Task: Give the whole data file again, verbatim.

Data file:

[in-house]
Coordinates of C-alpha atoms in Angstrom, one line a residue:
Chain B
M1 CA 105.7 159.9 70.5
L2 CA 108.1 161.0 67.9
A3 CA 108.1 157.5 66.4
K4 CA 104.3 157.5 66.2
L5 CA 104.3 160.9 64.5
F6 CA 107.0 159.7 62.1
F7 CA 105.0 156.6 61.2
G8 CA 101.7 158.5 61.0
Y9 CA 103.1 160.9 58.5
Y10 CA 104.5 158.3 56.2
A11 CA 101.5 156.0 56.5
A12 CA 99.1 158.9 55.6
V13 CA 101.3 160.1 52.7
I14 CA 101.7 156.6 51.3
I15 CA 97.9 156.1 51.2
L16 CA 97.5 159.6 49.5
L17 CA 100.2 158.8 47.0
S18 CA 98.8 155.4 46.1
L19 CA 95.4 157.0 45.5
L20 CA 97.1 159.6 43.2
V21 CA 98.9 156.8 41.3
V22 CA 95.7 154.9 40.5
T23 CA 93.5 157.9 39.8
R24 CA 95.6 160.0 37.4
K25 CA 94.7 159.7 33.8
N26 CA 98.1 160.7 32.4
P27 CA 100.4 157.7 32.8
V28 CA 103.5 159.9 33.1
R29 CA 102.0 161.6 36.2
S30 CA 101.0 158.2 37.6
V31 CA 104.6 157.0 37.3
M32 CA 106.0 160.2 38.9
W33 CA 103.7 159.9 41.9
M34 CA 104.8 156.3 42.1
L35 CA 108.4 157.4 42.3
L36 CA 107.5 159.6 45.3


[in-house]
Coordinates of C-alpha atoms in Angstrom, one line a residue:
Chain B
M1 CA 105.7 159.9 70.5
L2 CA 108.1 161.0 67.9
A3 CA 108.1 157.5 66.4
K4 CA 104.3 157.5 66.2
L5 CA 104.3 160.9 64.5
F6 CA 107.0 159.7 62.1
F7 CA 105.0 156.6 61.2
G8 CA 101.7 158.5 61.0
Y9 CA 103.1 160.9 58.5
Y10 CA 104.5 158.3 56.2
A11 CA 101.5 156.0 56.5
A12 CA 99.1 158.9 55.6
V13 CA 101.3 160.1 52.7
I14 CA 101.7 156.6 51.3
I15 CA 97.9 156.1 51.2
L16 CA 97.5 159.6 49.5
L17 CA 100.2 158.8 47.0
S18 CA 98.8 155.4 46.1
L19 CA 95.4 157.0 45.5
L20 CA 97.1 159.6 43.2
V21 CA 98.9 156.8 41.3
V22 CA 95.7 154.9 40.5
T23 CA 93.5 157.9 39.8
R24 CA 95.6 160.0 37.4
K25 CA 94.7 159.7 33.8
N26 CA 98.1 160.7 32.4
P27 CA 100.4 157.7 32.8
V28 CA 103.5 159.9 33.1
R29 CA 102.0 161.6 36.2
S30 CA 101.0 158.2 37.6
V31 CA 104.6 157.0 37.3
M32 CA 106.0 160.2 38.9
W33 CA 103.7 159.9 41.9
M34 CA 104.8 156.3 42.1
L35 CA 108.4 157.4 42.3
L36 CA 107.5 159.6 45.3